After sitting vacant for over a decade, an historic mill on the waterfront is getting a new life as a commercial shipyard.

At the beginning of this month, Shoreline Resources, LLC purchased the 14-acre Revere Copper Products property on North Front Street for $50,000, according to documents in the Registry of Deeds.

The property, long known as Revere Copper and Brass, had a 147-year history of rolling sheet copper, fashioning brass nautical fittings, and even producing war materials at critical points in history, as previously reported by The Standard-Times, before the plant was shuttered in 2008.

After that, many suggestions were floated for the property — including a shopping mall, residences like Lofts at Wamsutta Place, and a casino — but none came to fruition.

There are a few potential reasons it could have sold now for what seems like a low cost for waterfront property, according to former city assessor Peter Barney.

Those reasons include that with yearly taxes between $40,000- $60,000 it was costing the former owners too much to maintain the empty industrial structure; the layout of the buildings are too industrial to be made into apartments; and any potential buyer would have to factor in the cost of cleaning and developing it, he said.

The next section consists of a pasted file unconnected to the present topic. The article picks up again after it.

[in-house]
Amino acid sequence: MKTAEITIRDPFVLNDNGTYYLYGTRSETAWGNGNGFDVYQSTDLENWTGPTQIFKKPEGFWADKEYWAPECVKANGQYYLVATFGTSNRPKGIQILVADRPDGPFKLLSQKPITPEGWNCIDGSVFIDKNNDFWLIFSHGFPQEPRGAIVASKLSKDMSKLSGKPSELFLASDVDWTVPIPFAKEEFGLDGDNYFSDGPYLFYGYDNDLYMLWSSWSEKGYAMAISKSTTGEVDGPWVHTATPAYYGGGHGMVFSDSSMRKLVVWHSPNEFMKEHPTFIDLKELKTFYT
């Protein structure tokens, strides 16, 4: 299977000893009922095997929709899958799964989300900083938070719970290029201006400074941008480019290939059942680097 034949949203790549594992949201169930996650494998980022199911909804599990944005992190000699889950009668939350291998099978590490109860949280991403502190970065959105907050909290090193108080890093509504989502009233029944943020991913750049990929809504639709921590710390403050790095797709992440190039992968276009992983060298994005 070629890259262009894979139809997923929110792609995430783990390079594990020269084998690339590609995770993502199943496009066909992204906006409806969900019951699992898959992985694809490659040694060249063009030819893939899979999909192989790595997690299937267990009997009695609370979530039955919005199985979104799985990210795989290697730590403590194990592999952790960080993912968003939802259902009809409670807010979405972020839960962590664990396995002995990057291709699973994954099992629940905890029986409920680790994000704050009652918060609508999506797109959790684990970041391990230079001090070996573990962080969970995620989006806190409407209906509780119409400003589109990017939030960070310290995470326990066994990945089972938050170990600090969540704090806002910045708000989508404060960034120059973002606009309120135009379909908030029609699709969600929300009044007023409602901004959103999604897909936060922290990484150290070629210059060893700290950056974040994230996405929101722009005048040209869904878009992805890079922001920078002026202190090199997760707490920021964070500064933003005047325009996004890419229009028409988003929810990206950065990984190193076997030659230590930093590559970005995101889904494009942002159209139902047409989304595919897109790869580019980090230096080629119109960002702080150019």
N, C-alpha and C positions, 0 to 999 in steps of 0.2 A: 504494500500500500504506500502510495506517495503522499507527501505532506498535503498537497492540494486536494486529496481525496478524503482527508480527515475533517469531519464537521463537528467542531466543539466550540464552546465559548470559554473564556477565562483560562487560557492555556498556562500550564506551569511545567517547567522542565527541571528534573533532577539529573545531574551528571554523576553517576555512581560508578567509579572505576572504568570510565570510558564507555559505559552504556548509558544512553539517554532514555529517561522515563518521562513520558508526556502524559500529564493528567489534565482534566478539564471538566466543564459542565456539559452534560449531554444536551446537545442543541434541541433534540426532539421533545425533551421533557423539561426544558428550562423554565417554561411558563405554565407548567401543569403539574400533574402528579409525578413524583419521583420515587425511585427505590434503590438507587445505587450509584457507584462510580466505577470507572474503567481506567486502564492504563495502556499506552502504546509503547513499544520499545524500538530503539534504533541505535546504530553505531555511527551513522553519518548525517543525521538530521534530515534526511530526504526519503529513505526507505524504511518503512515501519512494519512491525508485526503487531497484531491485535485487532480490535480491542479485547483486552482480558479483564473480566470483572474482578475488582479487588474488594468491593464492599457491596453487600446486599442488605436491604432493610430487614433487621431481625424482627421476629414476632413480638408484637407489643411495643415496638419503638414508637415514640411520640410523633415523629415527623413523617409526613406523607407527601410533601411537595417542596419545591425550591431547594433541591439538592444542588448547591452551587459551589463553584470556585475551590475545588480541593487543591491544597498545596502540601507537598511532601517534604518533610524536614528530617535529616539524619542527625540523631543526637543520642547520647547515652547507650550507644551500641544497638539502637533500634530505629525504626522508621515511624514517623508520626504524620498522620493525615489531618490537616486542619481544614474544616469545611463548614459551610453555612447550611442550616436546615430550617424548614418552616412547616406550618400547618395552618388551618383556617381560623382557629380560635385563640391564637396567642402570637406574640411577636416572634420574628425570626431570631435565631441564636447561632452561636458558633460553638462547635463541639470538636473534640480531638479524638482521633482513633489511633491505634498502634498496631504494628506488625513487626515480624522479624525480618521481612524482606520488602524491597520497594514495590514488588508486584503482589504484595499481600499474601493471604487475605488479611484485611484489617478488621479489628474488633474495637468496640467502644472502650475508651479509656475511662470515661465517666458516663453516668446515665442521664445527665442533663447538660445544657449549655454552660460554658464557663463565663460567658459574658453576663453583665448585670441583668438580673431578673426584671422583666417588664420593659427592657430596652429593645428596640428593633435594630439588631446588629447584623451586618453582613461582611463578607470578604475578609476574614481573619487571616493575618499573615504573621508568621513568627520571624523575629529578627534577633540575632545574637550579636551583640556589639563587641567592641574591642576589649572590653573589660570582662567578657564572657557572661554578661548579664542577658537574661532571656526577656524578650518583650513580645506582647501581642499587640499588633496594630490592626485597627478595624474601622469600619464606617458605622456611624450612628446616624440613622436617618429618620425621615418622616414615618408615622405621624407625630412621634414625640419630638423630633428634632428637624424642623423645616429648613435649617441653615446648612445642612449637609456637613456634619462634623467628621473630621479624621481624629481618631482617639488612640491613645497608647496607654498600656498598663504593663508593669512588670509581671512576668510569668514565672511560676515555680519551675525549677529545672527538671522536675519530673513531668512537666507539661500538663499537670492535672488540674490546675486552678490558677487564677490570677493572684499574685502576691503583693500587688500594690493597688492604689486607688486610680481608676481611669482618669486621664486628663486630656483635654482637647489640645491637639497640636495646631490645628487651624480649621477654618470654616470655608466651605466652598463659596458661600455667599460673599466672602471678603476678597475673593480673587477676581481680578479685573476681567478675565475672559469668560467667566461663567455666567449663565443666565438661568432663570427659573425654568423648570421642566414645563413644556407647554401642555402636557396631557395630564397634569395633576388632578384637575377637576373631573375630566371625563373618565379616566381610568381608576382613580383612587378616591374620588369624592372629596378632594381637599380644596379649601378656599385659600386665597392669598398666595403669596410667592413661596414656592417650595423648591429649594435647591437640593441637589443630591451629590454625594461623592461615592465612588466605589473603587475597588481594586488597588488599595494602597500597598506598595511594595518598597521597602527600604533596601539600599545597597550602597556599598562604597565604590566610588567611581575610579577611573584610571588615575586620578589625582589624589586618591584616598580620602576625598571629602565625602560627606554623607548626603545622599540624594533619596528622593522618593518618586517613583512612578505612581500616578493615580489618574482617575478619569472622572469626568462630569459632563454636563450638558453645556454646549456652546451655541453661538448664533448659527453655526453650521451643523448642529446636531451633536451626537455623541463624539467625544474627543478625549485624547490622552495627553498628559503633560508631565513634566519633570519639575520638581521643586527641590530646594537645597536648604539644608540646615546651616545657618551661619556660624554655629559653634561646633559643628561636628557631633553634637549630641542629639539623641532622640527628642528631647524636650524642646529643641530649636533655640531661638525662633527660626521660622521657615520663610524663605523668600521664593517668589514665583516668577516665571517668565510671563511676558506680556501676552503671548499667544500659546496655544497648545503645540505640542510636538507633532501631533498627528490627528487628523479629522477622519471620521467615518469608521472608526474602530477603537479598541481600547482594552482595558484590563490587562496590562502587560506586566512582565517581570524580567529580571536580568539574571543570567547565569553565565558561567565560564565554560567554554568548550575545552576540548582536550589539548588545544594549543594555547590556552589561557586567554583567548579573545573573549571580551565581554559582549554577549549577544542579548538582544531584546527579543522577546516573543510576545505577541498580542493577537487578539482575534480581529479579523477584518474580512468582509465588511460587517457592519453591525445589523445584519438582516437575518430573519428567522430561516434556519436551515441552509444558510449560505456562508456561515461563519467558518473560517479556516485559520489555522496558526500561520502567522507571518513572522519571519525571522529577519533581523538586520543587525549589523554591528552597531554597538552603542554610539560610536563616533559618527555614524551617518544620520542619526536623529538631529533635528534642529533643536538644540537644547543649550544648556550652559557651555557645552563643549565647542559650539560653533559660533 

The new owners of the property saw what the site could be, though.

“We saw the site come up a few years back and we saw the potential with it,” said Michael Quinn who runs Shoreline Resources with his father Charlie.

The Quinns have their own long history with the city and its port.

“We’ve been in the commercial fishing industry for 30 years,” Michael said.

Currently the father and son own Quinn Fisheries, which has six commercial fishing vessels; Standard Marine Outfitters, a vessel supply company; and East Coast Fabrication, a ship repair company.

They have run the latter company for over a decade and saw the Revere site as an opportunity to expand on it, according to Michael.